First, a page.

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Angel Catbirds and human dogs: A year of Canadian literature in review

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2015 brought Canada many things: a new sex-ed curriculum in Ontario schools, a new prime minister, and a new agreement at the Paris Climate Conference. But what about the world of literature? If you're a few chapters behind in your CanLit news here's an overview to help catch you up.

Increased funding for Canada's Council for the arts

During the election Justin Trudeau raised the hopes of artists across Canada by promising to double investment in the Canada council of the Arts. This means $360 million annually for the council and the question remains: what might this do for the Canadian literary scene? Could it mean an increase in grant money going towards Canadian writers and publishers?

Trudeau also promised to reverse the cuts to the CBC by the Harper government and pledged $150 million in annual funding. This is great news for the literary scene in Canada because the CBC produces programs like Writers and Company, The Next Chapter, and of course the annual CBC Canada Reads debates. Love them or hate them these programs reach a wide audience, drum up interest in the CanLit scene, and provide writers with a platform to talk about their work.

Hopefully Trudeau's promises inject new life into Canadian literature.

Big wins for small presses

This year books published by independent Canadian publishing houses received quite a few prestigious awards and made it onto high profile shortlists.

Robyn Sarah's My Shoes Are Killing Me, published by Biblioasis, won the Governor General's award for poetry. Crossover by M. Travis Lane, published by Cormorant books also made it the GG shortlist for poetry.

The Giller shortlist was flooded with selections from various Canadian independent presses including Anakana Schofield's Martin John and Samuel Archibald's Arvida, both published by Biblioasis, and Andre Alexis' 15 Dogs, published by Coach House books.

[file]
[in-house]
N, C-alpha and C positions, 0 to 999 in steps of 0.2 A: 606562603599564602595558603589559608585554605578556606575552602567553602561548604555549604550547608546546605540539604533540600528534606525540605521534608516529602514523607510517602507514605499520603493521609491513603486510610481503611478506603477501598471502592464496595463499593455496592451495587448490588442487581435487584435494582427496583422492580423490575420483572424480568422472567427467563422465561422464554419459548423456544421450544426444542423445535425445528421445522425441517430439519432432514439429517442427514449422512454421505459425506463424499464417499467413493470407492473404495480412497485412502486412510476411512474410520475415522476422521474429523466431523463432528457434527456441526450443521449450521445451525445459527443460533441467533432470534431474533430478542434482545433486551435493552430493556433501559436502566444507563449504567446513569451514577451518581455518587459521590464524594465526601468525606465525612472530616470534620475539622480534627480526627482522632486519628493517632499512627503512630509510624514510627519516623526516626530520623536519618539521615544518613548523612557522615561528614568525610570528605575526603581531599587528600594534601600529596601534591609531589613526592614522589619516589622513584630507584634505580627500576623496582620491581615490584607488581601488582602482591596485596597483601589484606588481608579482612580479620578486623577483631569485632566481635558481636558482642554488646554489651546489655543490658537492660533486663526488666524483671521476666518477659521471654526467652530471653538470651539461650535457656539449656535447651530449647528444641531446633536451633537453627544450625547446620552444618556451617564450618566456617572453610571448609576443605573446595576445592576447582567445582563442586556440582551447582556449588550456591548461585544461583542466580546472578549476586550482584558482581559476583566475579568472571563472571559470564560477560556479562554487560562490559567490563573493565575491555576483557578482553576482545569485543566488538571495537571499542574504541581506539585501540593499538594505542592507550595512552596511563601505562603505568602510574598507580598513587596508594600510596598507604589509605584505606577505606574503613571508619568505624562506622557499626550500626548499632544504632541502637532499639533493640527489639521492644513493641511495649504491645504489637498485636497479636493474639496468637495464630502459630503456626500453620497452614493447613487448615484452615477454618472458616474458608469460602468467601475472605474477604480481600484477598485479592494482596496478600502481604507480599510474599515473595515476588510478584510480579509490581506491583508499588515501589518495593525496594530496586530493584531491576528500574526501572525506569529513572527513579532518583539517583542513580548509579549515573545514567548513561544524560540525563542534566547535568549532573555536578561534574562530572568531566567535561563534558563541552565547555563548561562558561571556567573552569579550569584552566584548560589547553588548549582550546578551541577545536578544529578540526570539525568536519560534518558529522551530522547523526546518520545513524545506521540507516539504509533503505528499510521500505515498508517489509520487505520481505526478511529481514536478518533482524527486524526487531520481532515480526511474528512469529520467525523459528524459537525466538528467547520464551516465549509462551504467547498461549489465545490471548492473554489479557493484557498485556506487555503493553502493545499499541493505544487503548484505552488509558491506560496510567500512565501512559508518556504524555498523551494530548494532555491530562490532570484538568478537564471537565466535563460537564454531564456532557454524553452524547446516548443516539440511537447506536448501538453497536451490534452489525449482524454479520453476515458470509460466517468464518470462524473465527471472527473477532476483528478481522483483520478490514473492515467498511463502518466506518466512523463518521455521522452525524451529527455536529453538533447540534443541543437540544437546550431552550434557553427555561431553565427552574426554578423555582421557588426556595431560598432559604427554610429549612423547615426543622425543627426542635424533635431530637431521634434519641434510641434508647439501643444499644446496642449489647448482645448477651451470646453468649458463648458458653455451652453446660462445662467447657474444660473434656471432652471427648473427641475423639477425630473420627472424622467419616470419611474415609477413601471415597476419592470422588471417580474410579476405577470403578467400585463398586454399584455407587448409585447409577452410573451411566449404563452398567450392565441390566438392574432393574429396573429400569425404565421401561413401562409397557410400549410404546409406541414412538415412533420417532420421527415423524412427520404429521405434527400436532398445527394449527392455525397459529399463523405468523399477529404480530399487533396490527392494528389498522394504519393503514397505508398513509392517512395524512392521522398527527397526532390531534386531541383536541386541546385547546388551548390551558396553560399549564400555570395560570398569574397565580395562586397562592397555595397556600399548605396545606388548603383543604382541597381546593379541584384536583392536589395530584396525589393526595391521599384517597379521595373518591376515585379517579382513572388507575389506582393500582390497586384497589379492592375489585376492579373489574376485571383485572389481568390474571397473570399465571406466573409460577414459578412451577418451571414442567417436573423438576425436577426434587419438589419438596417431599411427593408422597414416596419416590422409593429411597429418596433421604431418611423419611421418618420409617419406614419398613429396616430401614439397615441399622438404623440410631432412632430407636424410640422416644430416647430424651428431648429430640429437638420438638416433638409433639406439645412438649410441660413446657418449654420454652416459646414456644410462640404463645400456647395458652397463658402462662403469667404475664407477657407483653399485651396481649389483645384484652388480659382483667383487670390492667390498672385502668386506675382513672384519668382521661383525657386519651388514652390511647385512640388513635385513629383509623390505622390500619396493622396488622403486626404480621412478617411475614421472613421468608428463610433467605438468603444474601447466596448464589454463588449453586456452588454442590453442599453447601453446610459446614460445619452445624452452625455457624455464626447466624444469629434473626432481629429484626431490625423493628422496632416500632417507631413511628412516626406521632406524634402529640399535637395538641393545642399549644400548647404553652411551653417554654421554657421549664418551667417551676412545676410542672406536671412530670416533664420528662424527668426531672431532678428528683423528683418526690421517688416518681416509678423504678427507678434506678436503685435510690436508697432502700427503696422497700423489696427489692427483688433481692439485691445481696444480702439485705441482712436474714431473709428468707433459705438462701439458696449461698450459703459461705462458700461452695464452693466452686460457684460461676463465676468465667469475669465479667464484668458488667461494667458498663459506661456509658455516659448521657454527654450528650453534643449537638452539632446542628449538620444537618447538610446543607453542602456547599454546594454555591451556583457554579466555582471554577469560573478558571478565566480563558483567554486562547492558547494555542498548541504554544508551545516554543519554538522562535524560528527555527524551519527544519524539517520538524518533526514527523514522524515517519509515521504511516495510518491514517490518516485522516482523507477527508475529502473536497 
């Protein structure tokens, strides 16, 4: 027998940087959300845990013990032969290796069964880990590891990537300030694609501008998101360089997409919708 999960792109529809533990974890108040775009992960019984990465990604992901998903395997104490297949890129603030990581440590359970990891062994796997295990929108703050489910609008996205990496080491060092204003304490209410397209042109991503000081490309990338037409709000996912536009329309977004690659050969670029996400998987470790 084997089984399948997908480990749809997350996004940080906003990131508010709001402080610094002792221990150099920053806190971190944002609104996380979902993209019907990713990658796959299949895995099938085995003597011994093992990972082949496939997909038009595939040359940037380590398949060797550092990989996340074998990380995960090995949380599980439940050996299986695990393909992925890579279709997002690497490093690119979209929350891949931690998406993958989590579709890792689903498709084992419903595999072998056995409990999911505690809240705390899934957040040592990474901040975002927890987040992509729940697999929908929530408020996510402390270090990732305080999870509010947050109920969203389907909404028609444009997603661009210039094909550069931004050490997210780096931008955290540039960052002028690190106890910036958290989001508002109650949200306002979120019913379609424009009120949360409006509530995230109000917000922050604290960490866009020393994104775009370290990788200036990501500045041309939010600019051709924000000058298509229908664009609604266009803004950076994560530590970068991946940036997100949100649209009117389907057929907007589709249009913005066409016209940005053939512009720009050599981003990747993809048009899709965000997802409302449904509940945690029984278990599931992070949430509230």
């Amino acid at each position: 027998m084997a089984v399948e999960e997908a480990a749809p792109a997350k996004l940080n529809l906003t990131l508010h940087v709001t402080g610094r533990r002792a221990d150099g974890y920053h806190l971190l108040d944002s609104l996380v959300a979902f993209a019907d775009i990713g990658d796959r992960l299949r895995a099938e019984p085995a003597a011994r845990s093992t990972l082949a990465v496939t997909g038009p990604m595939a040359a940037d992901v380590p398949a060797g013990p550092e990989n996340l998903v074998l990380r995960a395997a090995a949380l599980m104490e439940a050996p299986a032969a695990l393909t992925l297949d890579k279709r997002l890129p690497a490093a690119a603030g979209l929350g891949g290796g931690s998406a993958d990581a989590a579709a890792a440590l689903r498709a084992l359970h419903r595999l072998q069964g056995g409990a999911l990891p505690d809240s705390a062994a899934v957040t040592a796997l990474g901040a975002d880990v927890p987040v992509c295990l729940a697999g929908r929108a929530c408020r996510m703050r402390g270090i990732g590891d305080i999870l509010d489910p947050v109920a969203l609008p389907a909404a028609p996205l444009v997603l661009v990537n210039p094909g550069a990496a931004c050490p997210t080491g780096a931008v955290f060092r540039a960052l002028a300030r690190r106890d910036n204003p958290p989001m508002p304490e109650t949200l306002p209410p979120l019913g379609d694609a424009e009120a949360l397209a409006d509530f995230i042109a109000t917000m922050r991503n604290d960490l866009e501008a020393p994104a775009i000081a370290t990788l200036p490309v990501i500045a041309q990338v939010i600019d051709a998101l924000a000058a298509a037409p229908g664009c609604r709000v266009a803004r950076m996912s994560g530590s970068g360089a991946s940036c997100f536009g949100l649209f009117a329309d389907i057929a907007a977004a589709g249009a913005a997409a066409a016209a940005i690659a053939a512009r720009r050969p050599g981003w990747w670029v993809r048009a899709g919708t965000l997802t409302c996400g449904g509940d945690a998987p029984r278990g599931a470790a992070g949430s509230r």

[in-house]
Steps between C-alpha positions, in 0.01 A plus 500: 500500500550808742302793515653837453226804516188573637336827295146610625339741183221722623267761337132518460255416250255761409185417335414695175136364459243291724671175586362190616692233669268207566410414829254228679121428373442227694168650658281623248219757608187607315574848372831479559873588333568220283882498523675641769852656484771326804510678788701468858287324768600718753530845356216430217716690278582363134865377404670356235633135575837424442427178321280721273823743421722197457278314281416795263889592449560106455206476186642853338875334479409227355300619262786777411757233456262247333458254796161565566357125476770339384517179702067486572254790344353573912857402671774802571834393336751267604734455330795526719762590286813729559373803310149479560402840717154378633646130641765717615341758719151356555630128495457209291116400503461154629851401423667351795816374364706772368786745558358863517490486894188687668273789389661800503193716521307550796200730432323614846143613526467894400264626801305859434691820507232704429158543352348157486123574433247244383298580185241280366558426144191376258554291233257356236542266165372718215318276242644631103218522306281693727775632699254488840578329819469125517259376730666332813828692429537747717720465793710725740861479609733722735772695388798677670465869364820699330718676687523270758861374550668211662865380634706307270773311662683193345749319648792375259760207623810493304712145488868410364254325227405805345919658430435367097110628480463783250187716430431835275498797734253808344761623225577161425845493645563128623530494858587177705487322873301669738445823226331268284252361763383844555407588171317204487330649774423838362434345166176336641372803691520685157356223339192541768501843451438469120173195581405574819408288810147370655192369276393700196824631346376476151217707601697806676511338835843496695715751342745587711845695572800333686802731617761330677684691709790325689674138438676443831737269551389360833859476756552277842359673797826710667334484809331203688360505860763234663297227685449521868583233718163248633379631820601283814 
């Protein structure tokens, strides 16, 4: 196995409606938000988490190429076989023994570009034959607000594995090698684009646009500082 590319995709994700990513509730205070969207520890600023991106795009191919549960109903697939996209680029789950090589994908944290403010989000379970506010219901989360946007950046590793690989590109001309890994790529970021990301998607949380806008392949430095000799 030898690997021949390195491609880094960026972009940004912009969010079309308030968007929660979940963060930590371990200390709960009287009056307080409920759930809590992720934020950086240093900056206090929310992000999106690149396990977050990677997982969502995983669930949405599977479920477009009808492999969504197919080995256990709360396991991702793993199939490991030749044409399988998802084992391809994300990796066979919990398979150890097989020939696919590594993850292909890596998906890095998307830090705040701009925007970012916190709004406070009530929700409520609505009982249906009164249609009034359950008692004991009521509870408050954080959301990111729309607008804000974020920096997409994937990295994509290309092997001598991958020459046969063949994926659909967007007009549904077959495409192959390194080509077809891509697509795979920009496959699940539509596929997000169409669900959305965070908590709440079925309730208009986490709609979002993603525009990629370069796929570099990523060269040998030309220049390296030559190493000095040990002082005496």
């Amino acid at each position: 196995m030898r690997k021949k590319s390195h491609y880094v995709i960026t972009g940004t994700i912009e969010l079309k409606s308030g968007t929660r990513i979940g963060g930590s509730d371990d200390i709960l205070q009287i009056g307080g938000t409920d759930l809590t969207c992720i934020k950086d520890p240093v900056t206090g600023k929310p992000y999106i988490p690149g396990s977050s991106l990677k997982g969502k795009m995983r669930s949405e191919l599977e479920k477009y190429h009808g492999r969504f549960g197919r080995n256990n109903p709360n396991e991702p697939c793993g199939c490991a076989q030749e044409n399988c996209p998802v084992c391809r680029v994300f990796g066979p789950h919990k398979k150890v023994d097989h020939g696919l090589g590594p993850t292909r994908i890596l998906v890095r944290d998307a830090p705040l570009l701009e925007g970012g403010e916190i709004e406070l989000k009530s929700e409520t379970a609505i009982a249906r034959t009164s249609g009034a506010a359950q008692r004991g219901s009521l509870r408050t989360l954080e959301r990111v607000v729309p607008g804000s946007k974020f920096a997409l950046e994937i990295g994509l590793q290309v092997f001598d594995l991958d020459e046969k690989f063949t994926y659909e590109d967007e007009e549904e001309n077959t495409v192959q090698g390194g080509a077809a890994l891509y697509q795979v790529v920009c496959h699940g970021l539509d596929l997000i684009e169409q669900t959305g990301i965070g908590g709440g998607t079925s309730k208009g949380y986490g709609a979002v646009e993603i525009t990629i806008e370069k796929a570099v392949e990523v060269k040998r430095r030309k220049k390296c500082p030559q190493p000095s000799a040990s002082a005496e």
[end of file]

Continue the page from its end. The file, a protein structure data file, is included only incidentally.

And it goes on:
Alexis emerged victorious with his unusual fable. The premise: Hermes and Apollo decide to grant 15 dogs with human consciousness, the result of a bet. If the dogs are happier this way Apollo must be a servant to Hermes for a year. If human consciousness proves to be nothing but a terrible burden then Hermes will serve Apollo for a year. Who wins this bet? You'll have to read to find out.

Fall on your knees for the Breadwinner: CanLit makes it to the screen

In August it was announced that Angelina Jolie would produce an animated version of Deborah Ellis's 2000 children's book The Bread Winner. The novels tell the story of Parvana, an 11-year old girl who disguises herself as a boy in order to support her family in Taliban occupied Afghanistan. The film is the project of Cartoon Saloon, the studio which gave us The Secret of Kells and Song of the Sea. The film will be directed by Nora Twomey who previously worked as co-director on The Secret of Kells.

Recently CBC announced that playwright and novelist Anne Marie MacDonald's sprawling 1996 novel Fall on Your Knees would be made into a four-part miniseries. Flashpoint producer Sharon Mustos is onboard with the project as is screenwriter Adriana Maggs.

Irish-Canadian author Emma Donoghue is in the spotlight right now for the film adaptation of her 2010 novel Room. A psychological thriller about a young mother and son held captive for years, the film premiered this year at the Telluride Film Festival and received critical acclaim. Currently it's nominated for three Golden Globes -- Donoghue herself is nominated for best screenplay.

Margaret Atwood wrote a new book and then buried it in a Norwegian forest

In an act of surprising optimism Margaret Atwood wrote an entire book, called Scribbler Moon, only to bury it in a forest in Norway for future generations to uncover. It's part of a project by Scottish artist Katie Patterson call "The Future Library."

Provided that humans are still around and interested in 100 years, texts by various prominent authors will be buried there, ready to be dug up and read in 2114. Atwood herself seems pretty enchanted by this Rip Van Winkle type scenario. "How strange it is to think of my own voice -- silent by then for a long time -- suddenly being awakened, after 100 years," she told the Guardian.

It's been a busy year for the CanLit icon. She published a new novel, The Heart Goes Last and recently announced a new graphic novel project she's currently working on with Dark Horse Comics. The series will be about a genetically mutated super hero named Angel Catbird, and will be released next September.

That's something to look forward to in 2016, as is the upcoming selection of the Canada Reads 2016 book -- the longlist was released yesterday

What book news inspired you to turn the pages this year? What are you excited for in 2016? Let us know in the comments. 

 

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